But on the other hand, Wayne’s suicide has made me doubt my clinical skills. I was already working as a psychologist when Wayne died and I’ve always been plagued by guilt-laden thoughts such as “What should I have done differently?” and “What warning signs did I miss?” I’ve accepted that I’ll probably always entertain those thoughts to some extent, even if all of my education and experience point to these being unanswerable, unhelpful, and unfair questions. And despite all of my clinical caution, I have had patients who made suicide attempts while under my care; it has happened “on my watch”. Because I was lucky to work with a supportive group of colleagues and supervisors who shared their own experiences, I felt sadness and a desire to deliver even better clinical care without the accompanying burden of guilt or shame. But I did often fear what other providers would think of me. If they knew about my brother’s suicide, would they think I was incompetent? What if my patients found out? Would they also think I was incompetent? Or would they try to protect me from emotional pain by censoring their own? I worried about my ability to handle the emotional burdens of being a clinical psychologist. What if a patient presented with a similar story to my own? Would I have enough emotional fortitude and professionalism to stay engaged without becoming overwhelmed or vicariously traumatized?
Fortunately, over time, I have figured out what I need to stay healthy and effective as a psychologist. Of course, my needs have changed over the past decade. Initially, I avoided working with clients who presented with grief. Within a few months I felt able to work with grief as long as I could consult with trusted colleagues. This process of what I’ll call “professional recovery” continued over the years with me regaining confidence in my abilities. I still set a limit for myself in working with patients whose traumas remind me of my brother’s suicide. Twice in the past six years I’ve referred new patients to colleagues because I did not feel that I could remain objective or engaged. I don’t know if my professional limits will continue to change over time, but I know having a small group of trustworthy colleagues to consult with has been the most important factor in my professional recovery.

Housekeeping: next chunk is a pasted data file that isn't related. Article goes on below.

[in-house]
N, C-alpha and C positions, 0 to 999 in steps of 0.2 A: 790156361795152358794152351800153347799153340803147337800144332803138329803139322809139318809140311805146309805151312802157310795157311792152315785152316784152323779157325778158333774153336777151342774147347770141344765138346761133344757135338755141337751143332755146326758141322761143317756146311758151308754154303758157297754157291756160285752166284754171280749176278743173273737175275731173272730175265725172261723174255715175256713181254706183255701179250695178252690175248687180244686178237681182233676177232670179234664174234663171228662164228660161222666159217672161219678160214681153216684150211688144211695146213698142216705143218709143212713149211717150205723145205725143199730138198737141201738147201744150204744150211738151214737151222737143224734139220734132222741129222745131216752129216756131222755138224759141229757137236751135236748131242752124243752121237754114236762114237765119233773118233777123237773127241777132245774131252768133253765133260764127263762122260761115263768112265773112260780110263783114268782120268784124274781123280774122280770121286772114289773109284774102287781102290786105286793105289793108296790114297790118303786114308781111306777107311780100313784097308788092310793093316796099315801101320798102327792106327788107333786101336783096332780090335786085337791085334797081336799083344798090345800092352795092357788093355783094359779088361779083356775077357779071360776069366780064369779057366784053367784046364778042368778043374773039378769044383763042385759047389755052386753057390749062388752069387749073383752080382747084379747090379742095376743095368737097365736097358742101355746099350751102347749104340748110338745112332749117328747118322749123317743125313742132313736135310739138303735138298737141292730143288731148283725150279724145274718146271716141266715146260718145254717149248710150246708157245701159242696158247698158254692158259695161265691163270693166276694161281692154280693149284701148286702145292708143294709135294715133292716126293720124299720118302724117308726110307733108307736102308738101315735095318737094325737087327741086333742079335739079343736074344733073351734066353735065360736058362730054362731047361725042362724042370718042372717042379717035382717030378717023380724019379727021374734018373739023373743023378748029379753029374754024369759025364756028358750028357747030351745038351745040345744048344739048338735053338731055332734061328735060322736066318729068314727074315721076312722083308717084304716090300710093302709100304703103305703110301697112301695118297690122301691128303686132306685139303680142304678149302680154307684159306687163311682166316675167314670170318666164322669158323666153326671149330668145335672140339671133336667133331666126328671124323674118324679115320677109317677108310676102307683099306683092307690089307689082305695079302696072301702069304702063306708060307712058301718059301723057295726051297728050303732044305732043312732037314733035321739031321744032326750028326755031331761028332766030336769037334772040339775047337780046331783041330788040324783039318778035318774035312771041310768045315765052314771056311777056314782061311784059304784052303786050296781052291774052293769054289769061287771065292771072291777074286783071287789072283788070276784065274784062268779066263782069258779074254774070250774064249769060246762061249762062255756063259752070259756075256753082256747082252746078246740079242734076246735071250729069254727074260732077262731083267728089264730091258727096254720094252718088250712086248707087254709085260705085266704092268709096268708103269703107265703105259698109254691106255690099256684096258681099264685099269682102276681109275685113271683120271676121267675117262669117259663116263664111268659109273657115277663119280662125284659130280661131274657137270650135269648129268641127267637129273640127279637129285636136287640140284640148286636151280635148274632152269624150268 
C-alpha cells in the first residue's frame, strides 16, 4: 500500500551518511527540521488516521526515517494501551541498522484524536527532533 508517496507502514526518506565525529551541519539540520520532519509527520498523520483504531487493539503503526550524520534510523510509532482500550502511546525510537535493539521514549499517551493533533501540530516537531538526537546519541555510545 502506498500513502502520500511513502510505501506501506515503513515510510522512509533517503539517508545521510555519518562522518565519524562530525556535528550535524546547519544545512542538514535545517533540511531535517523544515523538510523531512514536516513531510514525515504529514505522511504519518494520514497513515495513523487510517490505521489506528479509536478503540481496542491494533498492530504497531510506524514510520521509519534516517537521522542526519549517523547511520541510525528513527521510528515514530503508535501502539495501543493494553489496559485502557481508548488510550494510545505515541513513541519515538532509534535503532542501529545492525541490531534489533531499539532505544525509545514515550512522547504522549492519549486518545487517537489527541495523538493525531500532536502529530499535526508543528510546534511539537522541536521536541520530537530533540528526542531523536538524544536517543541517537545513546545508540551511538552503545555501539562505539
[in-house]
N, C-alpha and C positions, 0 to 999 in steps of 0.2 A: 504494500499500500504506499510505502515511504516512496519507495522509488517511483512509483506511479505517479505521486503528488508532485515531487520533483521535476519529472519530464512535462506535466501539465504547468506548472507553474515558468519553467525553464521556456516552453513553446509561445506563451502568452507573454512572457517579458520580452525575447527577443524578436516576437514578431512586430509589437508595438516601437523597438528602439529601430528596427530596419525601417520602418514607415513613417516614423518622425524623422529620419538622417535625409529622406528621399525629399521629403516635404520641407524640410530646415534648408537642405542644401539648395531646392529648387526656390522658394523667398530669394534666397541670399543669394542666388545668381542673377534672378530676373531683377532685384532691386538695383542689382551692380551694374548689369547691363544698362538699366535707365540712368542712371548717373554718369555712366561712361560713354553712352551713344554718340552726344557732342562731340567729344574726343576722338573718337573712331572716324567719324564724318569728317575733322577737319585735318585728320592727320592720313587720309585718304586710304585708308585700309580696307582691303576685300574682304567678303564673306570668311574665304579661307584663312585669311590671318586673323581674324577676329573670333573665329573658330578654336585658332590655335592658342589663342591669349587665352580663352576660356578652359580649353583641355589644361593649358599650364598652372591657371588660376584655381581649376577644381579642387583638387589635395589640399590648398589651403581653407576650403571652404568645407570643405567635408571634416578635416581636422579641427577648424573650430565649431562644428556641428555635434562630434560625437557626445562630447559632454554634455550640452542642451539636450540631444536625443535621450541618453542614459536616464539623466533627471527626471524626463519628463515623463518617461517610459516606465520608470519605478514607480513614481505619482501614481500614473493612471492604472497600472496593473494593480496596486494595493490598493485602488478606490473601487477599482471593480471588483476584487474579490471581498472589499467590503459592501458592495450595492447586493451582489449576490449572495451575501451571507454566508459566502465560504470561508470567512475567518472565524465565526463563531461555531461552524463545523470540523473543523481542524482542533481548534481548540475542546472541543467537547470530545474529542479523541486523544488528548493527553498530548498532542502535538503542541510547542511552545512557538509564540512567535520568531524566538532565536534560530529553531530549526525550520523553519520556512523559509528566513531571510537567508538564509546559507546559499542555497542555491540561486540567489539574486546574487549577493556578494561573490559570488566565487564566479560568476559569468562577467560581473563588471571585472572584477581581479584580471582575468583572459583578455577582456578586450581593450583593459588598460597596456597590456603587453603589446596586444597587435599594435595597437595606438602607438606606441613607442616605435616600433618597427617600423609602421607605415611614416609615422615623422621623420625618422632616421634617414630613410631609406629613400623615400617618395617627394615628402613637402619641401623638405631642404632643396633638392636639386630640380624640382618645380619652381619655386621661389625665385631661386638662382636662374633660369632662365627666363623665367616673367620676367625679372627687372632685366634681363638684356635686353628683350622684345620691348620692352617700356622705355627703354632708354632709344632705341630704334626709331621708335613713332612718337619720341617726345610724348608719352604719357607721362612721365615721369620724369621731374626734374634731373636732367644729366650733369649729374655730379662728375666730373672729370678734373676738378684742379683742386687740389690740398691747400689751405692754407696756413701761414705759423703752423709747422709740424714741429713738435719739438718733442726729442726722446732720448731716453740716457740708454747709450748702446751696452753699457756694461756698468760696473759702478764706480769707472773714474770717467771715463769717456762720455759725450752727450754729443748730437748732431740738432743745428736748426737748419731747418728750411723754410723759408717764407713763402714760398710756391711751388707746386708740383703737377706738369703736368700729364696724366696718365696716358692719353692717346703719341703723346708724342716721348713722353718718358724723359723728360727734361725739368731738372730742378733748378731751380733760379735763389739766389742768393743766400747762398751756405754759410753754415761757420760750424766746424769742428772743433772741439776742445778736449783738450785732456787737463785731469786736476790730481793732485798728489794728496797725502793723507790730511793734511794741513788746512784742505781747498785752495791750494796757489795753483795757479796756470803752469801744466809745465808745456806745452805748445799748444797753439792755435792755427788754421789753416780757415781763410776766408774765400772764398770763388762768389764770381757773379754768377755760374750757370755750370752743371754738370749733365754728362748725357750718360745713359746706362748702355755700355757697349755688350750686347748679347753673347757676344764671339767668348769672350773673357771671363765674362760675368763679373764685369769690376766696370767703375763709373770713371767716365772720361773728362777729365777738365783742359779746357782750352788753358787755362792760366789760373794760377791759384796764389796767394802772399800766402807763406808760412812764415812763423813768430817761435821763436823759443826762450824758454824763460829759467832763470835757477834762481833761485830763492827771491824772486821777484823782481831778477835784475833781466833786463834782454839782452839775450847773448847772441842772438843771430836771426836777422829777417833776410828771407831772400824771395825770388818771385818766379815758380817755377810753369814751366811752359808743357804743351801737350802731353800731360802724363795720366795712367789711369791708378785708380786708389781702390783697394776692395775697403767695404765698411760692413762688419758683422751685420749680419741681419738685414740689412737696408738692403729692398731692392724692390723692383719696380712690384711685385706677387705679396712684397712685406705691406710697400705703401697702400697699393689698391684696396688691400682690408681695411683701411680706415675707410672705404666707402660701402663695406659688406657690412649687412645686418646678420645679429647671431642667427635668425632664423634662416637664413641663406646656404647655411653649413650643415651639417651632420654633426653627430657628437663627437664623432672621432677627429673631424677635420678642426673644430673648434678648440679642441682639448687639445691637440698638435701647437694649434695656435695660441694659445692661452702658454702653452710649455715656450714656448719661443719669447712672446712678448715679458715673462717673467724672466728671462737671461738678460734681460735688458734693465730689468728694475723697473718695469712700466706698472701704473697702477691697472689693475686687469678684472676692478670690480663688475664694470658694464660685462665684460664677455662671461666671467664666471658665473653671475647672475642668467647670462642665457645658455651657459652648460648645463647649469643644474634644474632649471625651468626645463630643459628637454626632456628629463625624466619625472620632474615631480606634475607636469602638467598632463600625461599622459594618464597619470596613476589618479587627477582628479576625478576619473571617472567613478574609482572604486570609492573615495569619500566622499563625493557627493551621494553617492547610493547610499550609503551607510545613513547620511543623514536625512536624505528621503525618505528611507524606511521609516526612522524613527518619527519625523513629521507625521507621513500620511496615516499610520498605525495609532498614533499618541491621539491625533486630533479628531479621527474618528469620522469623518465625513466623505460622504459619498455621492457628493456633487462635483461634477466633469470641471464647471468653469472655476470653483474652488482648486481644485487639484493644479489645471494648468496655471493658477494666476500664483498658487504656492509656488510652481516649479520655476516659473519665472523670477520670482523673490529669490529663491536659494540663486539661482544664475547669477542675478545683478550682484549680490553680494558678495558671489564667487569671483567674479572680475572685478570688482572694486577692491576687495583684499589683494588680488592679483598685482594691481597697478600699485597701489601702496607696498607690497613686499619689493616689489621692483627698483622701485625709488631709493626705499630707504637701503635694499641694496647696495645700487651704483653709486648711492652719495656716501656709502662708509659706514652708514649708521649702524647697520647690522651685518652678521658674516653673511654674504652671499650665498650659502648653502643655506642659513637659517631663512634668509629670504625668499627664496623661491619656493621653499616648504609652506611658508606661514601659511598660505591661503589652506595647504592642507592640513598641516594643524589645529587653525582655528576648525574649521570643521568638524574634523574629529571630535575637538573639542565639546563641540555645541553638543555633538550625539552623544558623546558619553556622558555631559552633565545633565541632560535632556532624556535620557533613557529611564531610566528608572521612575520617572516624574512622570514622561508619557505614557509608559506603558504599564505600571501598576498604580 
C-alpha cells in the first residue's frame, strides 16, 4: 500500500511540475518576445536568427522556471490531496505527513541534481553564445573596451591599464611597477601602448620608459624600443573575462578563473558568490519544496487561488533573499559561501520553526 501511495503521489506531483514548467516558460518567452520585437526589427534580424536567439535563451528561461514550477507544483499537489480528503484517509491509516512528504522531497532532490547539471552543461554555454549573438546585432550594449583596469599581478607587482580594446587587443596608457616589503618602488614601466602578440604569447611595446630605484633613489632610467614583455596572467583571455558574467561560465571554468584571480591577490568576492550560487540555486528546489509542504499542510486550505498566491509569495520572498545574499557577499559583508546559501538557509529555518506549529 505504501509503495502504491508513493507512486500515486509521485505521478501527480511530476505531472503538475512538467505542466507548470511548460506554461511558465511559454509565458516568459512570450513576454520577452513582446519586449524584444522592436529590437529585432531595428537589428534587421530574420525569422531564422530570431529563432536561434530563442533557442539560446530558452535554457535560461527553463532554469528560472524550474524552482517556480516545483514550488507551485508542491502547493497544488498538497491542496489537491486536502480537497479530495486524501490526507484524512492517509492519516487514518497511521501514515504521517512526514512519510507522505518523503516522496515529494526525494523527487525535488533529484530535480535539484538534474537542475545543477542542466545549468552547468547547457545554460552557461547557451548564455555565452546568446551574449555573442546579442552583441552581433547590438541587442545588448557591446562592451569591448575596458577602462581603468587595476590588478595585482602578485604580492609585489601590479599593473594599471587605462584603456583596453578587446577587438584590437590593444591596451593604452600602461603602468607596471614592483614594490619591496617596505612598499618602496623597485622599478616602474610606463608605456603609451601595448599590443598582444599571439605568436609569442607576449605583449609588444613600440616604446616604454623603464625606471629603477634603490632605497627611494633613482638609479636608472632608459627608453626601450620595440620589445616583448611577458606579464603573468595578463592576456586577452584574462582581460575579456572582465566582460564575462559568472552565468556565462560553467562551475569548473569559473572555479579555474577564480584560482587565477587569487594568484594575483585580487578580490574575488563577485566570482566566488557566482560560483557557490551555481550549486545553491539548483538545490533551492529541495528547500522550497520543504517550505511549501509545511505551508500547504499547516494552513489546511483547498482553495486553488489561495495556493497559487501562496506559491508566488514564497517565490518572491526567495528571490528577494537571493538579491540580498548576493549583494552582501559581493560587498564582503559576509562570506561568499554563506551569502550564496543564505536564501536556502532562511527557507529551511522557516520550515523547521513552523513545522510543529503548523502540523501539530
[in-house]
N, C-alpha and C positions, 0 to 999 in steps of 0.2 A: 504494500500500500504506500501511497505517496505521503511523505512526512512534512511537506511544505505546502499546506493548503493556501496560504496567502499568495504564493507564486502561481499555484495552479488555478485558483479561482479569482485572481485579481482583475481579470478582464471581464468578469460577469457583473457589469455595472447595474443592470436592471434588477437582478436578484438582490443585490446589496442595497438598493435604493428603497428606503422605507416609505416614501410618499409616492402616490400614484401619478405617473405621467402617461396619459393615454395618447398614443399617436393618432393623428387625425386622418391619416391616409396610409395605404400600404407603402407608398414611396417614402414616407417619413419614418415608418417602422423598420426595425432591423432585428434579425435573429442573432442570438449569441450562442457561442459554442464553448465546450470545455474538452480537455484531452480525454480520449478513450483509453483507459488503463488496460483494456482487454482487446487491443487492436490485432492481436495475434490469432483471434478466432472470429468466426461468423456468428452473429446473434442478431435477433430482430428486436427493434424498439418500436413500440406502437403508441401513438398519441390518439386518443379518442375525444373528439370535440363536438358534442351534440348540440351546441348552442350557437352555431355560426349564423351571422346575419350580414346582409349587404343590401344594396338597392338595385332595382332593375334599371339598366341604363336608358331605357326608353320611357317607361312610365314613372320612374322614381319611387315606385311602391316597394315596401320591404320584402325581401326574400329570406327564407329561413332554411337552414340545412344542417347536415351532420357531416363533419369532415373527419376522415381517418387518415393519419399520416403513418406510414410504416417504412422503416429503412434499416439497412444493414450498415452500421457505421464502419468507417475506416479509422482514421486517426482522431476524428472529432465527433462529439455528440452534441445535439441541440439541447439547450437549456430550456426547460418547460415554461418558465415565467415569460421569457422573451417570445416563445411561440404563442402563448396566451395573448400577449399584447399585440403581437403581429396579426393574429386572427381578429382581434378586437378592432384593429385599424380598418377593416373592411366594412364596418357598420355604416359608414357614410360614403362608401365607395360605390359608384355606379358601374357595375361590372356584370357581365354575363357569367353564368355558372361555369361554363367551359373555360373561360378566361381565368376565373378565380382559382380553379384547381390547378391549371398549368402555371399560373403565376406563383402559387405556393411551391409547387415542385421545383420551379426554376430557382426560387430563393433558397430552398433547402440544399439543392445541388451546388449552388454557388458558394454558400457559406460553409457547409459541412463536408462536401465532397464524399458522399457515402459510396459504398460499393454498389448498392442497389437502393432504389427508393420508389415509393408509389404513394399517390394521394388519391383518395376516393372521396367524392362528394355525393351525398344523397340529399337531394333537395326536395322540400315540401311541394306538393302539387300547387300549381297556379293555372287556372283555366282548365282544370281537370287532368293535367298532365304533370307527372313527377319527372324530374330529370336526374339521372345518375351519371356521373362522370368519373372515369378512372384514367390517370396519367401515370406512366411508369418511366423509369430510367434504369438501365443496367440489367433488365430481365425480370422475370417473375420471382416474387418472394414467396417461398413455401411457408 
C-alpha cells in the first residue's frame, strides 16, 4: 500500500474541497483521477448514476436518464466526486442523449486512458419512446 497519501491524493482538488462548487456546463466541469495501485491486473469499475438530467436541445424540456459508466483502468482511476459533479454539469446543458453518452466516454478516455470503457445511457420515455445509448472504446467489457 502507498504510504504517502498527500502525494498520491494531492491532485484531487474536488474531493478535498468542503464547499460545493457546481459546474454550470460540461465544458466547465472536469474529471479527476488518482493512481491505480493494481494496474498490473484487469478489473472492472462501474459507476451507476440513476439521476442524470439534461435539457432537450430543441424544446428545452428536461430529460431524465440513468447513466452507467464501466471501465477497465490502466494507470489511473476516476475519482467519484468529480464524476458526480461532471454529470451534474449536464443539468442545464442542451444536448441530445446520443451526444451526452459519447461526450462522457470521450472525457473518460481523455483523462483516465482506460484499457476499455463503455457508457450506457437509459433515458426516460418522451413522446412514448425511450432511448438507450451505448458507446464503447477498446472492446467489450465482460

It is my hope that this post is received less as a self-indulgent memoir and more as my personal attempt to reduce the stigma associated with suicide. I wish to end with some eloquent guidance for survivors of suicide and maybe title it “My 10-Point Plan for Coping with Suicide and Overcoming Stigma and Still Being a Super-Awesome Clinician.” I would design a pastel-hued pamphlet and include stock photos of a puppy and people holding hands. But the reality is that, like many survivors, I’m making up my 10-point plan as I go along. Today it includes writing this blog, but it has also included periods of blasting emo rock in my car (a long, long time ago…I swear!). My own patience and acceptance of this process waxes and wanes over time, but all of my psychology training tells me that this is normal and expectable. Perhaps the only constant in this process for me has been the presence of a handful of trustworthy, empathic friends and colleagues who admitted that they didn’t always know the “right” thing to say, but who sent brownies, talked about the weather, shared their own stories, and made room on their caseloads for my referrals.
Carin M. Lefkowitz, Psy.D., is a clinical psychologist and Cognitive Behavioral Therapy Trainer at the Center for Deployment Psychology (CDP) at the Uniformed Services University of the Health Sciences in Bethesda, Maryland.